The Berkeley Earth Surface Temperature study has just released a summary of a recently completed global land warming analysis showing "reliable evidence of a rise in average world land temperature by approximately one degree Celsius since the mid-1950s." Yeah, we've heard that before, but this is one study that even skeptics may have to believe.
Here's why the Berkeley Earth Project is different from all previous studies on global warming:
- It's independent. No government sponsored or directed the Berkeley Earth Project, so none of the researchers involved had to deal with the same kind of political pressure as previous studies.
- It's non-profit, supported by donations. The private sector is almost entirely responsible for funding the Berkeley Earth Project, and the largest single donation ($150,000) came from the Charles G. Koch Charitable Foundation, noted multi-million dollar supporter of climate change skepticism.
- It's open source. Got a problem with the results? The entire data set along with the programs used to analyze said data set are all online, ready for anyone to explore.
- It uses more data than any other study. The Berkeley Earth Project's temperature database consists of records from 39,000 temperature stations around the world, amounting to 1.6 billion individual measurements. This is about five times the amount of data used in most previous climate change studies.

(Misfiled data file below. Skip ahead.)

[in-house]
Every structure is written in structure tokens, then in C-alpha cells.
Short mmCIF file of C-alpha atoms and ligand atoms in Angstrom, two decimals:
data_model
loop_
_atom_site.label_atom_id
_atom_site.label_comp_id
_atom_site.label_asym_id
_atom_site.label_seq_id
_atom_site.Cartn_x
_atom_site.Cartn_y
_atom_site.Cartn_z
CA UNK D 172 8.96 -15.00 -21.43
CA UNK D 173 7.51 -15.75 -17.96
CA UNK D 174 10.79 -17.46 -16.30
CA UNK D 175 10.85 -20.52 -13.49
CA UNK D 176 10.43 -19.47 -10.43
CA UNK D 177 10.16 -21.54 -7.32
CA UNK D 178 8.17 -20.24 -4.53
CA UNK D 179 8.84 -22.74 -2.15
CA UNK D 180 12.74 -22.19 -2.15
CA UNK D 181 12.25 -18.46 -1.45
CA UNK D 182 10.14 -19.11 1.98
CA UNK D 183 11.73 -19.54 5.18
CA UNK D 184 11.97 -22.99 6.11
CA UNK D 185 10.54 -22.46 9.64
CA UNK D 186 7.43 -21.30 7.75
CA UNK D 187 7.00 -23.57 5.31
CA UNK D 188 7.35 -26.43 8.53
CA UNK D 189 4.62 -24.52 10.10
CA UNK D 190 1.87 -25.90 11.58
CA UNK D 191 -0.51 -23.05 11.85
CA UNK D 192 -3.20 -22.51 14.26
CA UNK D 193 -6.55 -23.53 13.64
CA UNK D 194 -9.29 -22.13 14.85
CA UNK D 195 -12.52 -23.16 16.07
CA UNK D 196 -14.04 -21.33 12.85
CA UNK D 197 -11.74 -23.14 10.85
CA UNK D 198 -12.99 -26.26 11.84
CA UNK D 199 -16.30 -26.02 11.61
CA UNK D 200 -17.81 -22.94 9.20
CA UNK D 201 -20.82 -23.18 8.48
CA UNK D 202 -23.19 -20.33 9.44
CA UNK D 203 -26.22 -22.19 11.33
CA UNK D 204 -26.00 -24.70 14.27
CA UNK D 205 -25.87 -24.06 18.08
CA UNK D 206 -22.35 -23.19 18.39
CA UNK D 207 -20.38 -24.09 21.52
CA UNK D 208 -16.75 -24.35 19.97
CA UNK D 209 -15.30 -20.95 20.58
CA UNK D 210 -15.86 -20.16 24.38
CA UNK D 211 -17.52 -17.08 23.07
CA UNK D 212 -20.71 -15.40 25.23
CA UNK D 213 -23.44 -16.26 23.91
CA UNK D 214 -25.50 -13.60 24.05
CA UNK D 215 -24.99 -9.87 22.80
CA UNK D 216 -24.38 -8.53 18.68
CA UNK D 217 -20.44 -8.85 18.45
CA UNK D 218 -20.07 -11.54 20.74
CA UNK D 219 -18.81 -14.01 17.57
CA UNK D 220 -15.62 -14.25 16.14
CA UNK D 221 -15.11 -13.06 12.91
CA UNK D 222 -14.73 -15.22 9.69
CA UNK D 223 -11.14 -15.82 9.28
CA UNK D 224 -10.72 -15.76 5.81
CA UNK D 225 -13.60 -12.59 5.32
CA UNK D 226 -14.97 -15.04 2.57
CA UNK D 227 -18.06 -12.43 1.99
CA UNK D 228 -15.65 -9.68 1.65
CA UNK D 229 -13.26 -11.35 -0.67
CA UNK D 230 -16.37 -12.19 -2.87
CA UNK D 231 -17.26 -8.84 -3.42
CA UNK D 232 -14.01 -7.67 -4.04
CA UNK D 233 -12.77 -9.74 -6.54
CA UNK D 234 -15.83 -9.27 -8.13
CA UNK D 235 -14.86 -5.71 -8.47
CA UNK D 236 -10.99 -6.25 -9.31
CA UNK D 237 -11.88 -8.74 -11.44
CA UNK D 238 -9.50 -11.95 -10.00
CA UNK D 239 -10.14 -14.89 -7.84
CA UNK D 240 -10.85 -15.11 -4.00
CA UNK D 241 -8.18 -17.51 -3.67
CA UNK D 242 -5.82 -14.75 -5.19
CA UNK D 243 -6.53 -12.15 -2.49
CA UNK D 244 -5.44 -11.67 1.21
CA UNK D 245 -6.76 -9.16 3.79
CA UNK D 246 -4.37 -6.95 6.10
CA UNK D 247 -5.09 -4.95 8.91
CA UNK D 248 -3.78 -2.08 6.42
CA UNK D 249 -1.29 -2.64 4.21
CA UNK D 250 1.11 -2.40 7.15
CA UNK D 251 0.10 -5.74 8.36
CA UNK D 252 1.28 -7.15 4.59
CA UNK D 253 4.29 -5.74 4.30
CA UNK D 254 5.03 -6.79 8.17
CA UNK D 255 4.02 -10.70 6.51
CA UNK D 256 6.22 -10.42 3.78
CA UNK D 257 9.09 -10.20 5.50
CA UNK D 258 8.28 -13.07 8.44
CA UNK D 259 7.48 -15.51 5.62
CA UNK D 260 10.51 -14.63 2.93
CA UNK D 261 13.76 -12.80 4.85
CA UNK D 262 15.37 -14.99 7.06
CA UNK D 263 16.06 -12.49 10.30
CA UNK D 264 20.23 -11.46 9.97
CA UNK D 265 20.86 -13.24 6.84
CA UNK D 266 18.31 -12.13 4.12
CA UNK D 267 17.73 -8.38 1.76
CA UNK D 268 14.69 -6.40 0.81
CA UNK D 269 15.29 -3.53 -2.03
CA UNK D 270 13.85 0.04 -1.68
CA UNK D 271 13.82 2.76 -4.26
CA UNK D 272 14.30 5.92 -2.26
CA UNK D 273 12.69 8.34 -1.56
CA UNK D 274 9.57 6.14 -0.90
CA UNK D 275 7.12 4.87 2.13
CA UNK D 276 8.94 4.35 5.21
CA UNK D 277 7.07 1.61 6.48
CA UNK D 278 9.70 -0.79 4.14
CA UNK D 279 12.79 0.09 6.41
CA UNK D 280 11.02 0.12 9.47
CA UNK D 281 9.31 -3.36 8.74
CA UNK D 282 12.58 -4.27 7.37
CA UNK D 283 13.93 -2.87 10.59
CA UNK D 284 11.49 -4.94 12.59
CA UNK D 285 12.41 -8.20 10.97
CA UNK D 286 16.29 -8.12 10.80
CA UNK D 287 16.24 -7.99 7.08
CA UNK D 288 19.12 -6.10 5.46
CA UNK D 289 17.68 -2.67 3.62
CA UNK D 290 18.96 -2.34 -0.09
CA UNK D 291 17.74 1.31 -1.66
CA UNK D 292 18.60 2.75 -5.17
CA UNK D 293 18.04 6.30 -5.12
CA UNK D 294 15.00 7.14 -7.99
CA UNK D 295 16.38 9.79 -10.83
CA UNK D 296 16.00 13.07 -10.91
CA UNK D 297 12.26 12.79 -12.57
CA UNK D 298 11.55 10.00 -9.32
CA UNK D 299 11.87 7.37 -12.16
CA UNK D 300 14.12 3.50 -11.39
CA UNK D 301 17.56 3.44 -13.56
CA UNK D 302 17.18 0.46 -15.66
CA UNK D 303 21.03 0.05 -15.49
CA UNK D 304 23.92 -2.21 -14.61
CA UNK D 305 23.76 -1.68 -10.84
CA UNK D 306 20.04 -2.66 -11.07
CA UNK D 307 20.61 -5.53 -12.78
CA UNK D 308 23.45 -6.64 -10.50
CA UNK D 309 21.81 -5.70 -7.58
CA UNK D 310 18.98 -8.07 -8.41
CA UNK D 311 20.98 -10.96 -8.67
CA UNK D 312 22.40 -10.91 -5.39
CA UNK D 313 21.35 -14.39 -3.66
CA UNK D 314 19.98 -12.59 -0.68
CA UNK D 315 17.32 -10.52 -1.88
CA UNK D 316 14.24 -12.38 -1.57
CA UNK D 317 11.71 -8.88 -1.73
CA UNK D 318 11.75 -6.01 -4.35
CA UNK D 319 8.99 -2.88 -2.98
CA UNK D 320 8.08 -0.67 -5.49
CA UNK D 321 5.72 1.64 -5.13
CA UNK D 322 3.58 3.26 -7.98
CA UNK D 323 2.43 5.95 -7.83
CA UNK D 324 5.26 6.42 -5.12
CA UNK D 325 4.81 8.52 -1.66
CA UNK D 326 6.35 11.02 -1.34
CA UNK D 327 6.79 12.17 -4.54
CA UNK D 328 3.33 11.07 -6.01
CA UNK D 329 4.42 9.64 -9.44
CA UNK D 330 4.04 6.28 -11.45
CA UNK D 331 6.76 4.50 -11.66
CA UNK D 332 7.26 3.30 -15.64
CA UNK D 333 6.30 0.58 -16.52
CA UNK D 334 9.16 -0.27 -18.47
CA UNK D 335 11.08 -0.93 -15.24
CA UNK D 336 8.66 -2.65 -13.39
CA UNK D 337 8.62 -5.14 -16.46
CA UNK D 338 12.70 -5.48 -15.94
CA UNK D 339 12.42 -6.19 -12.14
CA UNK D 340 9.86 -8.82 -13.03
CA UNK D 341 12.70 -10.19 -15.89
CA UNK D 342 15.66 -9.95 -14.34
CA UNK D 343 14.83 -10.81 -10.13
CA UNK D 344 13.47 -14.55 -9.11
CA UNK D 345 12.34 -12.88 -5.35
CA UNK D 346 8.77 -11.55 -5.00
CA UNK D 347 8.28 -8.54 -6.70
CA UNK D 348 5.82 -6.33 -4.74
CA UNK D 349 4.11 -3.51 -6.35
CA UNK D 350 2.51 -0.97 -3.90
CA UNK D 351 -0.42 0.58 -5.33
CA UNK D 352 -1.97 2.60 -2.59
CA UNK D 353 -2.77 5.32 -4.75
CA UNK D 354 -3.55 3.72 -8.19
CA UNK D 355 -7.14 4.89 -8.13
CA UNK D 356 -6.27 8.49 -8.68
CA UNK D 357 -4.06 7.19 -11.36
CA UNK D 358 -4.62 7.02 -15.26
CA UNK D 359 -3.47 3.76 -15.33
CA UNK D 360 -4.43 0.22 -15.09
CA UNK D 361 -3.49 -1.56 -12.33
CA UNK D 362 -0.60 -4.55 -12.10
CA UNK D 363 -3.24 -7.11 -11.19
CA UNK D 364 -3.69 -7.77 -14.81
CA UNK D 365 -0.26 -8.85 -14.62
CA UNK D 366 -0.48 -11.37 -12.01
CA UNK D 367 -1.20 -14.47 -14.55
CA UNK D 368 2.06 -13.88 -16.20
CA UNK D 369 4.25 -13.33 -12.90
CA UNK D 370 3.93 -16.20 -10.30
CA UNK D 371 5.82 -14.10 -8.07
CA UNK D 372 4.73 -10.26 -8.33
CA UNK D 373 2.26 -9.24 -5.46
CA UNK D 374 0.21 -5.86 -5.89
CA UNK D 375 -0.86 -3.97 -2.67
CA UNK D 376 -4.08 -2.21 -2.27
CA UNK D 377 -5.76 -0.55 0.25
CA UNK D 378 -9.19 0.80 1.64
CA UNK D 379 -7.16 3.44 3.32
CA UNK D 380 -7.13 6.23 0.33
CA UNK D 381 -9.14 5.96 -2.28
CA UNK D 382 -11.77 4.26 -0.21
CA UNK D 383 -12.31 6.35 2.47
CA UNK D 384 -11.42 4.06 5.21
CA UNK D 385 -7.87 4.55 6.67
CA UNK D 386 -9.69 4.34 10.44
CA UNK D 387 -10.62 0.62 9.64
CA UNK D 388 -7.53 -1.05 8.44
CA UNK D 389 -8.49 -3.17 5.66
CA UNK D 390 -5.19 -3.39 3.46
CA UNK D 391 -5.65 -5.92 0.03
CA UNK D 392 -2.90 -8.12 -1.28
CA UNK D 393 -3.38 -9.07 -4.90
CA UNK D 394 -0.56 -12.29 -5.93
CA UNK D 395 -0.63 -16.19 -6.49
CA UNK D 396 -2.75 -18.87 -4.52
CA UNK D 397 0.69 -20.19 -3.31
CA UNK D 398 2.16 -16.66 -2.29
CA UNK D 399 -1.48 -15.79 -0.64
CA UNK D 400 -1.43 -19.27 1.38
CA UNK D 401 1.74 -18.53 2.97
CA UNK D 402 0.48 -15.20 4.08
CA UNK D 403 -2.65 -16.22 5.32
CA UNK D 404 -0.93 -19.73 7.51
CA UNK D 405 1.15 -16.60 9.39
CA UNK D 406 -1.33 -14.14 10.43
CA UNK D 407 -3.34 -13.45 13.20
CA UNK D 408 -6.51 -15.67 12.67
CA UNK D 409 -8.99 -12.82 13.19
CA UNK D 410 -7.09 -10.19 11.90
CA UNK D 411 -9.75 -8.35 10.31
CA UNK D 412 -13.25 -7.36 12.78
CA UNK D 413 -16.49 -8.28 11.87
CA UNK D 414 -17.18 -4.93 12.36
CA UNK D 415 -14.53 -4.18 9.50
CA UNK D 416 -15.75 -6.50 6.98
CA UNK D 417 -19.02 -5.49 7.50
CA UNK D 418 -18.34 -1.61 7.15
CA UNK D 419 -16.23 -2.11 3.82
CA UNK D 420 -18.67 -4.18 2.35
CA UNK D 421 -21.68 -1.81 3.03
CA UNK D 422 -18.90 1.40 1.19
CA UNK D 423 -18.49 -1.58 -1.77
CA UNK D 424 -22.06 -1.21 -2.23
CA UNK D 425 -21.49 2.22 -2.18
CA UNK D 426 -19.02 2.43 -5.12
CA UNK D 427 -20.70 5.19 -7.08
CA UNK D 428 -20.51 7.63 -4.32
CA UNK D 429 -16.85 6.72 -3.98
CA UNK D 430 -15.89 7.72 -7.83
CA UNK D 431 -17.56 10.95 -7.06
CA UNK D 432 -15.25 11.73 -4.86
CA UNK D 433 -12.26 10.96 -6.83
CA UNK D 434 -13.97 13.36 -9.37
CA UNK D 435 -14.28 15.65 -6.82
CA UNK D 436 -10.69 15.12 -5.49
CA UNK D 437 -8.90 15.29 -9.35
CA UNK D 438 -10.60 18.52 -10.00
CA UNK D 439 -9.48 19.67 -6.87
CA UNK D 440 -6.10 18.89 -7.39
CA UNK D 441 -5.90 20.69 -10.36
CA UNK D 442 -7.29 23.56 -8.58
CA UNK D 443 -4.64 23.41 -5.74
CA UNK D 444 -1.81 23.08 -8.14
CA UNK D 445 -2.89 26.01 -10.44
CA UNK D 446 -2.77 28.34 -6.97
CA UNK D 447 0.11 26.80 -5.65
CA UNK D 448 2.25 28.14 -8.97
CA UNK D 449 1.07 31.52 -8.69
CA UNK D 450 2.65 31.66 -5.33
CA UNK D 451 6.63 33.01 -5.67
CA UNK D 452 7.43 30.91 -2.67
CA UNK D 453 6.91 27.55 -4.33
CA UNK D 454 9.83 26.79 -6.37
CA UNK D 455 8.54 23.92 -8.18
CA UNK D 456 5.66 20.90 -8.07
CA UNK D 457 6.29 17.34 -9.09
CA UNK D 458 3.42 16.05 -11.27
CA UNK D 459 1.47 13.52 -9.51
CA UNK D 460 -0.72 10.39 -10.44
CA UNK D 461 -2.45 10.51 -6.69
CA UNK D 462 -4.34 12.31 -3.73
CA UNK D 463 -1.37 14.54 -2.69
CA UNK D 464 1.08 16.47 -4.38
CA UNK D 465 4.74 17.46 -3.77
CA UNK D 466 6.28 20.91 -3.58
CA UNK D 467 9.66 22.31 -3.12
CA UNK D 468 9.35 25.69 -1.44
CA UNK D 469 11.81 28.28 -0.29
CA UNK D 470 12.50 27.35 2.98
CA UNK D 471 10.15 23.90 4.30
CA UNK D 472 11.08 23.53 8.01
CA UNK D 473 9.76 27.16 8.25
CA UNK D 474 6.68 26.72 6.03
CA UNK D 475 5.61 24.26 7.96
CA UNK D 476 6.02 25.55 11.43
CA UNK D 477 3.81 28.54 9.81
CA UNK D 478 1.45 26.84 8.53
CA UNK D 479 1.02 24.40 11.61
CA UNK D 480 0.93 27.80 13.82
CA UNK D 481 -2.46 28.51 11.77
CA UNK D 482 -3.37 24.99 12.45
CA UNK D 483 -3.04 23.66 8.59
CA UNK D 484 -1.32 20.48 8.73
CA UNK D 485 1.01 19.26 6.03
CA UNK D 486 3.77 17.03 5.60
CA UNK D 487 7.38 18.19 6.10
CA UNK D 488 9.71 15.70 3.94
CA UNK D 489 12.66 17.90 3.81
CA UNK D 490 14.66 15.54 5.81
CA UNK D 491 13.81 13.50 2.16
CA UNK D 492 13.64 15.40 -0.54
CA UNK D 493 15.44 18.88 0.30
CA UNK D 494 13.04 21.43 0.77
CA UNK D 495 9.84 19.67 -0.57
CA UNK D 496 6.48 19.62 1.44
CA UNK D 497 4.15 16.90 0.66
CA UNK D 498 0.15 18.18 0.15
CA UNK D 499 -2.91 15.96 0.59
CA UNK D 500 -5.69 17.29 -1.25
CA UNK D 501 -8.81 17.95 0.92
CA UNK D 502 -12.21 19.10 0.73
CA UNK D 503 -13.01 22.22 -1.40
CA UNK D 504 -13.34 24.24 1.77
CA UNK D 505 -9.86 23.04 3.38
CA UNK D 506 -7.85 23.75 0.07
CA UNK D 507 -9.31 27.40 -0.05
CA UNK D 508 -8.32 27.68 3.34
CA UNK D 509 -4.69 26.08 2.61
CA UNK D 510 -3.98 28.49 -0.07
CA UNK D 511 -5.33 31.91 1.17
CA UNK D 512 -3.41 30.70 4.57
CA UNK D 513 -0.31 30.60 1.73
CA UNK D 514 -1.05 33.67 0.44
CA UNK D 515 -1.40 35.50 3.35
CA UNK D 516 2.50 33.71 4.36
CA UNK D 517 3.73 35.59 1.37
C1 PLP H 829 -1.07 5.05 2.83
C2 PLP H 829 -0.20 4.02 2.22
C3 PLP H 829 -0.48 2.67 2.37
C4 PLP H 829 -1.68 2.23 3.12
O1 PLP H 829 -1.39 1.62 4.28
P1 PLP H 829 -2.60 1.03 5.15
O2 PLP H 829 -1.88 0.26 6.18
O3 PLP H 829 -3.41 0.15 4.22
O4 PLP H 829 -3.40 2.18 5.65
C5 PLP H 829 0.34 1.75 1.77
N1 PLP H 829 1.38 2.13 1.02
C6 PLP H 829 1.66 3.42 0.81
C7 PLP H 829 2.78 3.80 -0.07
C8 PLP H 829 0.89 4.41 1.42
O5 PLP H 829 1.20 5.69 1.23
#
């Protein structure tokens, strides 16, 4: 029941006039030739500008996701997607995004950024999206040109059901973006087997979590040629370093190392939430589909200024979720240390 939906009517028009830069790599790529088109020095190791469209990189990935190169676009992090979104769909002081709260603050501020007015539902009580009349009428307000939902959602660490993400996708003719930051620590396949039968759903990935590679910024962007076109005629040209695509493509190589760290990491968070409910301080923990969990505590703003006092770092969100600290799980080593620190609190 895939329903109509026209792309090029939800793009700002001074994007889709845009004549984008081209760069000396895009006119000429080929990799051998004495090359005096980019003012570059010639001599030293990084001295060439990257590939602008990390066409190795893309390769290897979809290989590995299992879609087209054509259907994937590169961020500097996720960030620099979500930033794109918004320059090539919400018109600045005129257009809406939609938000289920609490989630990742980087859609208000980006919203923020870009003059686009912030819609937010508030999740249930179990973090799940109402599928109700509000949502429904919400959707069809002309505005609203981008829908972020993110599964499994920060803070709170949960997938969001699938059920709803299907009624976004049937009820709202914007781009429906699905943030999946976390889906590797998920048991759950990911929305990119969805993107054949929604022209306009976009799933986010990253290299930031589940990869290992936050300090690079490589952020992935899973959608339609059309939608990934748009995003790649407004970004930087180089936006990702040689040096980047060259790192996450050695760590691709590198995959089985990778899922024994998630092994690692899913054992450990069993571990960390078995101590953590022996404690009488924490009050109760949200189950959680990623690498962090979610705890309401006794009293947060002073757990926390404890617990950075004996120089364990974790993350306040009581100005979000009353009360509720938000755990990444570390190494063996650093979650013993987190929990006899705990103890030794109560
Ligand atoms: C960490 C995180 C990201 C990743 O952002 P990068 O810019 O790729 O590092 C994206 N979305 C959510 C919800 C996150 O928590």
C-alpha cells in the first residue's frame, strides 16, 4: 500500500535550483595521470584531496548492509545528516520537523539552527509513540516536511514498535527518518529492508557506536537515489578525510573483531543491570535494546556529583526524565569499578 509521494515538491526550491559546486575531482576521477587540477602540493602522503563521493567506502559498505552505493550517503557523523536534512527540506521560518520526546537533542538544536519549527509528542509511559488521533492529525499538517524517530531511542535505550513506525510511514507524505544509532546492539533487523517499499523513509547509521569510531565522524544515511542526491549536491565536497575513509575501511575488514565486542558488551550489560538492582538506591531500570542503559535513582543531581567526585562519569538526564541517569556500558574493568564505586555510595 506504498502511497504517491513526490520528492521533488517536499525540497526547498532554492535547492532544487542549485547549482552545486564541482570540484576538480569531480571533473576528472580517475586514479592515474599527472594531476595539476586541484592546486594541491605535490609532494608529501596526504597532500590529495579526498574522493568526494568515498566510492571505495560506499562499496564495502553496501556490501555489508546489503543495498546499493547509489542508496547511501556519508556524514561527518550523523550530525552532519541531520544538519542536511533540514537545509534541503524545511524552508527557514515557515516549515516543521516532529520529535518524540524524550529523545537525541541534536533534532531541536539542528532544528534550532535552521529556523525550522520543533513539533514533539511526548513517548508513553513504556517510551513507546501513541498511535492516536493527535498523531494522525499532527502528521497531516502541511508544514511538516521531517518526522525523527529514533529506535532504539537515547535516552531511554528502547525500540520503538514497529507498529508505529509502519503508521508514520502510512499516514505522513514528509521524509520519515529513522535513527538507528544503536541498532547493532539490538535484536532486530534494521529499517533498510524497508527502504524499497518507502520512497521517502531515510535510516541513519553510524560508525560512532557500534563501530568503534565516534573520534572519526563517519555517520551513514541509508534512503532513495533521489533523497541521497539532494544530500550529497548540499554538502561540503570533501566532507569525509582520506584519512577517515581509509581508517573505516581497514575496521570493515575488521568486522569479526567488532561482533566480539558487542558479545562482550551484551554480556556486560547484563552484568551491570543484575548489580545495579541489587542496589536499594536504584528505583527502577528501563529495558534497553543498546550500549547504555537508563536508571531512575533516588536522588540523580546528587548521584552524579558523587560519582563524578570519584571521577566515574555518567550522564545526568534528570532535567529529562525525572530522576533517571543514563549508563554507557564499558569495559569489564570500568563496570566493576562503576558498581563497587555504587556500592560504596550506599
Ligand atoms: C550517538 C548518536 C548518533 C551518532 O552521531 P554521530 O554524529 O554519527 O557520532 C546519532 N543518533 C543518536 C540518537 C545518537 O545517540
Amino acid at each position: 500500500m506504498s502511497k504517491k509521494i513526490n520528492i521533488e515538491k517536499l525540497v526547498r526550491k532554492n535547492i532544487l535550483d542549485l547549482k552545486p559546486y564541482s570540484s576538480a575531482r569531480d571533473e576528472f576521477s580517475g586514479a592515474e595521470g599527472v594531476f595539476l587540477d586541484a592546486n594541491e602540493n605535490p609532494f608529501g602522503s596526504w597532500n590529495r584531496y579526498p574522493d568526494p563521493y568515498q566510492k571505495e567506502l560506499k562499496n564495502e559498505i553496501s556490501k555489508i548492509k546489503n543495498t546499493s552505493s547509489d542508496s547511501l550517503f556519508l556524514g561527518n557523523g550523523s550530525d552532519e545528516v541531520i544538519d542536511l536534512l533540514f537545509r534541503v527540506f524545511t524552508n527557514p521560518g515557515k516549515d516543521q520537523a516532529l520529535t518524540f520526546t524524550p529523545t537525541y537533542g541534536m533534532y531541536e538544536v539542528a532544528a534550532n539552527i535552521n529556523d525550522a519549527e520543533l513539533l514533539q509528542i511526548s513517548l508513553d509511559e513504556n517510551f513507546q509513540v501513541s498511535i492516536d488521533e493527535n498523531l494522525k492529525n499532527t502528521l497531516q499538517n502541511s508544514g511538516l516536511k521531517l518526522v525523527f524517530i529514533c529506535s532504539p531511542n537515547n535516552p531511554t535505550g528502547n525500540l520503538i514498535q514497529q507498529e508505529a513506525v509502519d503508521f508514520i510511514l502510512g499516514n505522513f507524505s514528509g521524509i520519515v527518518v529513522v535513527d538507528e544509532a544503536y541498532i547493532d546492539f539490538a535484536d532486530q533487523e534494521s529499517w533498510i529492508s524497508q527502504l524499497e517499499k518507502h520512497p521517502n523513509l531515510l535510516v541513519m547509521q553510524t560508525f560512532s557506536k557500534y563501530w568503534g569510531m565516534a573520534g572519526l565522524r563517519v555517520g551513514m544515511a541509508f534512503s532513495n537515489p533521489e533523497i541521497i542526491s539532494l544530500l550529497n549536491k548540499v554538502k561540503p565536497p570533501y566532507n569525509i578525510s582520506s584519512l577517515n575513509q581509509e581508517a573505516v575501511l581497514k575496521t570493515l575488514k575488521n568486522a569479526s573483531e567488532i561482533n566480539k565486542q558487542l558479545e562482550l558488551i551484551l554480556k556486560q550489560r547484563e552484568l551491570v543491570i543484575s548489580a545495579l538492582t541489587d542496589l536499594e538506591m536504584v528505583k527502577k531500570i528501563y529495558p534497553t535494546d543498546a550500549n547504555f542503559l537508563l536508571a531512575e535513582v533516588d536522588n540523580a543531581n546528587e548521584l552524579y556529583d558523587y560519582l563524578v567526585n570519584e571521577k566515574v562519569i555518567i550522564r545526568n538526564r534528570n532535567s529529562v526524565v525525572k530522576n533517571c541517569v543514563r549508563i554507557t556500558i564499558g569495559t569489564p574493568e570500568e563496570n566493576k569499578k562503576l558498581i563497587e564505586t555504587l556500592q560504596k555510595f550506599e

- It directly addresses the concerns that skeptics raised about previous studies. This includes the potential effect of urban heat islands, the quality of temperature monitoring stations, and selection bias risk.
Let's just assume, for a moment, that the Berkeley Earth Surface Temperature study is legit. What exactly did they find? Well, in a nutshell, global warming is definitely real. Since the mid-1950s, average global land temperatures have risen by nearly two degrees Fahrenheit. For what it's worth, this agrees very closely with previous global warming studies that were dismissed by skeptics for one reason or another. The Berkeley study also found that pretty much everything that climate change skeptics used to discredit previous studies ultimately made no statistically significant differences to the overall result.
So at this point, what's obviously going to happen is that global warming skeptics and deniers will get together and say, "okay, you've convinced us, we're sorry for all that merciless slandering and we should get together and talk about what climate change means for the future of our planet." Right?
Yeah, probably not. What's probably going to happen is that deniers will continue to deny the science without much of a foundation just because they can, or they'll shift the topic from whether global warming exists to whether humans are causing it. What it really comes down to, though, is that the Earth's climate is changing, and those changes are starting to have a direct impact on our lives. That impact is only going to increase, and whatever the cause is, if there are things we can do to help keep this planet stable, it just seems like a no-brainer to try our best to make that happen.